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Durham Research Online
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For Readers

What is DRO?

  • a Web-accessible database of records describing Durham University's research outputs
    • Journal articles, book chapters, conference and working papers

  • Full-text of an output is attached to its record if the copyright agreement with the publisher permits
    • Usually the post-print - the author's final, peer-reviewed manuscript - rather than the published version

  • Content can be used free of charge for non-commercial, personal study


DRO content can be easily browsed and searched.

Select Browse by year or Browse by department from the Quick links menu at the right of the screen. Records can be sorted by the first-named author or by the item type - e.g. article, book chapter etc.
Use the search box on the DRO page to discover resources in both DRO and Durham e-Theses. Durham e-Theses contains the full-text of all Durham University Higher Degree theses passed after 1 October 2009. Some pre-2009 Durham theses which have been digitised are also available.

Enter author names, title and subject keywords. Your search terms will be matched against the descriptions of the research outputs, and also in any deposited full-text files.

Use double quotes to search for an exact phrase, e.g. "welfare reform"
Use + to combine search words and phrases, e.g. "welfare reform" + "new labour"
Use - to exclude search words and phrases, e.g. "welfare reform" - "European Union"
Search results are grouped into the following categories:
search result groups
  • All
    • Matching records in both DRO and Durham e-Theses
  • Papers - full-text
    • Matching records in DRO only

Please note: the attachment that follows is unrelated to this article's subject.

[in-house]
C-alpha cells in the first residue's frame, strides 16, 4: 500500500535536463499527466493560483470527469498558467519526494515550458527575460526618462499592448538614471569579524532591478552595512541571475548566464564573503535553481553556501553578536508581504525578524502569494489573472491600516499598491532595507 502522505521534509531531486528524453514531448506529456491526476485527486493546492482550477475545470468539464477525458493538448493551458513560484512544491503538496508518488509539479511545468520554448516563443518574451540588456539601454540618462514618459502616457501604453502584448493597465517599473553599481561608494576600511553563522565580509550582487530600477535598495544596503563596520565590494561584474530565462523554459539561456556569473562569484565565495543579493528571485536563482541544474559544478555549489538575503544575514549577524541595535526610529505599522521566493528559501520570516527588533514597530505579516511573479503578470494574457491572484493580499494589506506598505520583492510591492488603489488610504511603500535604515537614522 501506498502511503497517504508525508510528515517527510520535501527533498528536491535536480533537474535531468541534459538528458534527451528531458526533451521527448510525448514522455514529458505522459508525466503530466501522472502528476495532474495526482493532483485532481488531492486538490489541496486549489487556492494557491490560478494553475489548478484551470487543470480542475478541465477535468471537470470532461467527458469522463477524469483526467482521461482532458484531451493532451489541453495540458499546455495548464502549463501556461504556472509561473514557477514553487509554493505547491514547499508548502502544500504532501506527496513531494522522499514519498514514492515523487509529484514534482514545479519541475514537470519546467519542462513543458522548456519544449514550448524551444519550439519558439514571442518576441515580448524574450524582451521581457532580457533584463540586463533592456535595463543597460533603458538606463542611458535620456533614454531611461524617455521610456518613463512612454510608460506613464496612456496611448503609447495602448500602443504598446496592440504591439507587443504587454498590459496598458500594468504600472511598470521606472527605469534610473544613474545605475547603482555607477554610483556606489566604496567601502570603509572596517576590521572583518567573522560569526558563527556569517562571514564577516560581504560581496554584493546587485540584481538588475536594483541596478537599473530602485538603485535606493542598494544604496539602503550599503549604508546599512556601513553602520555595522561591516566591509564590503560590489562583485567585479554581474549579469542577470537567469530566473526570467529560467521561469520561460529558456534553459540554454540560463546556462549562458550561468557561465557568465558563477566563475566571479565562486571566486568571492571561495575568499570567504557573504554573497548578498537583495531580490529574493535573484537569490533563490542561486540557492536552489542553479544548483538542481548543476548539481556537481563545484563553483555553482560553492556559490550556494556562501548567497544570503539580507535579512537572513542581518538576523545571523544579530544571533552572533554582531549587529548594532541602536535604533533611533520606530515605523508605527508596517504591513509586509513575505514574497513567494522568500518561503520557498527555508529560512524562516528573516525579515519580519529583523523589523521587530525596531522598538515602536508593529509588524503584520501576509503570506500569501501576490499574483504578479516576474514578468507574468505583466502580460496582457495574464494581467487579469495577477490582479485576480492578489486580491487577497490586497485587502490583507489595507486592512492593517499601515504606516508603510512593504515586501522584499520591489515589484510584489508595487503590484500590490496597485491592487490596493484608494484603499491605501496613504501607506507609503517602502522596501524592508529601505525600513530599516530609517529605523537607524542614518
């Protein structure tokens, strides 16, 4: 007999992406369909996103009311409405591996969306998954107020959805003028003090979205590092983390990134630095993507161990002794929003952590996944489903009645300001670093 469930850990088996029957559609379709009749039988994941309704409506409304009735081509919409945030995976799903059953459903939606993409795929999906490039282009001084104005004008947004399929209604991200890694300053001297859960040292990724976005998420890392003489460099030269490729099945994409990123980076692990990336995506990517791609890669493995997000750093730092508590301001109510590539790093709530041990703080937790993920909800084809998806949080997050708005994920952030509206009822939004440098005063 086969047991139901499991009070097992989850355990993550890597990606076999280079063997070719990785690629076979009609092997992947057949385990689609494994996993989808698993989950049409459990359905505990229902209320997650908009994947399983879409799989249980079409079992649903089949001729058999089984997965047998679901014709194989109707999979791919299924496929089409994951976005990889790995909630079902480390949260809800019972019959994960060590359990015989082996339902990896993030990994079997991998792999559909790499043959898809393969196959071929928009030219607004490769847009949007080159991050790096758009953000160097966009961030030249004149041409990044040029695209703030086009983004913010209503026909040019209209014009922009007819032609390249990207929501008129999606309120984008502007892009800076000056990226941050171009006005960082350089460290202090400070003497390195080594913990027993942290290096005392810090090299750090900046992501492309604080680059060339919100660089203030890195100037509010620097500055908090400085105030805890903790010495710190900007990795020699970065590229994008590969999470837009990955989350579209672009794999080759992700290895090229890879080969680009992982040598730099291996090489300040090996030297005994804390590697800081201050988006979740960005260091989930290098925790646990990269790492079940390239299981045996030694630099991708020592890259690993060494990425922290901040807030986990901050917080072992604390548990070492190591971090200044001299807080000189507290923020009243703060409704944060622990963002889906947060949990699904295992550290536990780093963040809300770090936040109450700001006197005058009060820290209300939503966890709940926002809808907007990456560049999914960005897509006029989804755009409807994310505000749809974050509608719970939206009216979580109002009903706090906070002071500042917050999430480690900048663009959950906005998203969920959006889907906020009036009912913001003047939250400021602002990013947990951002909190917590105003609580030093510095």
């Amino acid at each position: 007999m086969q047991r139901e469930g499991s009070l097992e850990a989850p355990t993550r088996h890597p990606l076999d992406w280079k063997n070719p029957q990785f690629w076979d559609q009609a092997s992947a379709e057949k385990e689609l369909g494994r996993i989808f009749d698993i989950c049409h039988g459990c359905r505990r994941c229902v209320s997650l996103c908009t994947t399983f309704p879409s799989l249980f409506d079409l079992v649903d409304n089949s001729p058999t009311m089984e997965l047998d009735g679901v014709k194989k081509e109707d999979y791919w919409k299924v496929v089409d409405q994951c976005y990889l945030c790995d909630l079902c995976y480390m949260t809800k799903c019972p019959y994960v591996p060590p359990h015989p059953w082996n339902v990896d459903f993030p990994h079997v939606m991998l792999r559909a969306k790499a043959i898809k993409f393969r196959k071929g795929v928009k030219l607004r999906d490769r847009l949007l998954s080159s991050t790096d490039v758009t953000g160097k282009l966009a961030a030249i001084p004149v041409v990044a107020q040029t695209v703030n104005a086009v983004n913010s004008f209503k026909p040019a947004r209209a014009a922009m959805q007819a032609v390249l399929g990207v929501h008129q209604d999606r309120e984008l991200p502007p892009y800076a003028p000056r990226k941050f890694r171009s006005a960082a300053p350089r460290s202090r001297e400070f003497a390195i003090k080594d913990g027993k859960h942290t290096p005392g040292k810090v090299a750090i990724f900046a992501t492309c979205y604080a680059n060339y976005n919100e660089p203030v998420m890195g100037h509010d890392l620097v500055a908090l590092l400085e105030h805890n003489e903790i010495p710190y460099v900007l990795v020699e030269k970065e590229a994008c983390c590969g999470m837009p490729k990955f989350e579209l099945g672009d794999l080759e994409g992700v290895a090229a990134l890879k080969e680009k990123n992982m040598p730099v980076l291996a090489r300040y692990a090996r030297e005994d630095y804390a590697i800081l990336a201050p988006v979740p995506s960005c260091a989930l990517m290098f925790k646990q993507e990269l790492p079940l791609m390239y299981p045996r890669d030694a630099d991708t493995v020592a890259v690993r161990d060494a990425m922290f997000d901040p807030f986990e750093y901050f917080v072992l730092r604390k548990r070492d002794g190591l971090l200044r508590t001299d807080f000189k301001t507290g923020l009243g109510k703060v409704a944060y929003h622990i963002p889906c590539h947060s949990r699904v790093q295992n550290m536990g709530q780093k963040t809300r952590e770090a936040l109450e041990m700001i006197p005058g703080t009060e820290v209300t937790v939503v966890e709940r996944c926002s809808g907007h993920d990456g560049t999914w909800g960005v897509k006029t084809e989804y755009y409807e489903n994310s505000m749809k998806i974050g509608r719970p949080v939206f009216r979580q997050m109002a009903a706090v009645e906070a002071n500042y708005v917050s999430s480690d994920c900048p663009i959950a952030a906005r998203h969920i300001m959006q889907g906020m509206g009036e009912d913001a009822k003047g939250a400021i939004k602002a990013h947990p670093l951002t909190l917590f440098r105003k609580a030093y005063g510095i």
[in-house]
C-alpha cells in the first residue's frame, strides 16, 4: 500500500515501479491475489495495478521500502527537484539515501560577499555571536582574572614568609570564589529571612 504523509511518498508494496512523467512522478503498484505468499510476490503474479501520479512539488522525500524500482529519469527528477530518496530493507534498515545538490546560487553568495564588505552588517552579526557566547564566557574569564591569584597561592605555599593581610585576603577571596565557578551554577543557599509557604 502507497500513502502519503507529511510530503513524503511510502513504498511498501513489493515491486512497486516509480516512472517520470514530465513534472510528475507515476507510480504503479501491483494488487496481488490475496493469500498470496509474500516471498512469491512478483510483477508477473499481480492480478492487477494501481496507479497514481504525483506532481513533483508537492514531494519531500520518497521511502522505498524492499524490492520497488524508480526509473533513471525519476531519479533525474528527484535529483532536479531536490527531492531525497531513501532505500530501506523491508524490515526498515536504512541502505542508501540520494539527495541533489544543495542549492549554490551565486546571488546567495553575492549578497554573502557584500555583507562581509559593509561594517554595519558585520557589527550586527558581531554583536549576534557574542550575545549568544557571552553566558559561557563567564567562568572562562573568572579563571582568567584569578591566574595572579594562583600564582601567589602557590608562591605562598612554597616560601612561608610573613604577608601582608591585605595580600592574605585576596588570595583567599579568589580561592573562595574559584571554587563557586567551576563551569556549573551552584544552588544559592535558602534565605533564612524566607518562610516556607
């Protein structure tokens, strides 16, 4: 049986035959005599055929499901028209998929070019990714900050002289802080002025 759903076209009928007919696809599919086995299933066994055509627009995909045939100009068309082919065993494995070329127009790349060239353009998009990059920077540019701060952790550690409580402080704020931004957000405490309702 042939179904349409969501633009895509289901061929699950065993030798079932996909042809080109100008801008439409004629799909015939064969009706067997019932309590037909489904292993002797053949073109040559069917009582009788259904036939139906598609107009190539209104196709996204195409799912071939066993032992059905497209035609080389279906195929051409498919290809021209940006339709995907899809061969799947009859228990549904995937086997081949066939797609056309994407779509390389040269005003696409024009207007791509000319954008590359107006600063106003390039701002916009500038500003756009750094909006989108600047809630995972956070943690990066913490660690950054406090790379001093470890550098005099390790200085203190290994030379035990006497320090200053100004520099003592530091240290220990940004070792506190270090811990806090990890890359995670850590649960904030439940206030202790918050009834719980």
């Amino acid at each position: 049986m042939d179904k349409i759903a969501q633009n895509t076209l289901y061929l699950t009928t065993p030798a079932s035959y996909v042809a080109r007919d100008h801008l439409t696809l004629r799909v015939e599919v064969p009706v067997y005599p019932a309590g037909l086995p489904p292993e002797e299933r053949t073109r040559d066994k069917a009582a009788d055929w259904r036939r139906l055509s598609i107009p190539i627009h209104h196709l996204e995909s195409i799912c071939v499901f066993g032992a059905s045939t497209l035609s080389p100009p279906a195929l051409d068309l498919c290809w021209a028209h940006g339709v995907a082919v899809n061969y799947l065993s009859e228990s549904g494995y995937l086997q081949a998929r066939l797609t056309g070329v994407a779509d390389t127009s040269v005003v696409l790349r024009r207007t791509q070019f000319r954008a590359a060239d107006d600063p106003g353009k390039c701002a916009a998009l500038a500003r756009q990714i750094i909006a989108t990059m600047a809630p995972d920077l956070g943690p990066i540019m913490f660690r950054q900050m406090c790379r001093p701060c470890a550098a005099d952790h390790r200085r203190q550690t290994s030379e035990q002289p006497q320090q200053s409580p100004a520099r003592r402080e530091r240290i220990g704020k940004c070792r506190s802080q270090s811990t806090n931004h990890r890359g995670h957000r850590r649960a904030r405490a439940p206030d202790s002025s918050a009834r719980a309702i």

• Access to the full-text, if copyright agreements with publishers permit
    • The final peer-reviewed, pre-publication version if copyright restricts the use of the published version
  • Papers - abstracts
    • Matching records in DRO only
    • Records with full-text and also records without full-text
  • Theses
    • Matching records in Durham e-Theses only
    • Acces to the full-text of theses, unless under embargo

Keep up-to-date

New content is added regularly to DRO, both records and full-text files. Web 2.0 tools are a good way to discover what's new.

Each new item added to DRO generates a tweet

a short message - 140 characters long - containing most of the item's title and a link to its full DRO record. Sign-up to Twitter, then follow us at DROdurham.

RSS feeds
Each new item added to DRO generates a feed

a short summary of the item, giving publication details and a link to its full DRO record. Feeds can be read using your web browser or email programs like Google Reader. Select the orange RSS button on the home page to subscribe to feeds about all new items. Or select the orange RSS button on the Results screen - after you have conducted a search - to view feeds which match your search terms. Use to monitor papers by a particular author or research topic.



  • Use policy
  • Provides details of who can deposit items in DRO. In brief, only Durham University-based researchers. Also, how DRO content should be used by readers. In brief, only for non-commercial, personal study.

  • Take-down policy
  • Describes the procedure to follow if you own the copyright for an item in DRO, but have not given permission for its deposit. In brief, send an email to us with details of the item.



Why would I use DRO rather than my own Library's resources ?

  • DRO may contain papers not available via your Library's journal and e-book subscriptions. In fact, part of the reason for setting up institutional repositories was to address what is known as 'the crisis in scholarly communication'. 'The crisis' refers to the problems researchers face trying to access scholarly literature relevant to their research, in particular, journal articles. Above-inflation journal price rises over a number of years, coupled with huge increases in the amount of papers written, has meant that no research institution, however prosperous, can afford access to all resources of potential interest to their academics.

What content am I searching in DRO?

  • Journal articles, book chapter and conference papers written by Durham University researchers. DRO also collects 'grey literature', documents produced outside the conventional publishing system. Examples: working papers and technical reports.

How do I cite repository papers ?

  • The convention is to cite the published version and add the URL of the repository copy, and date when accessed. For example:
  • Crang, M (2002). 'Between places : producing hubs, flows, and networks', Environment and planning A, 34 (4), pp. 569-574. Available at: ; Accessed 7 September 2010.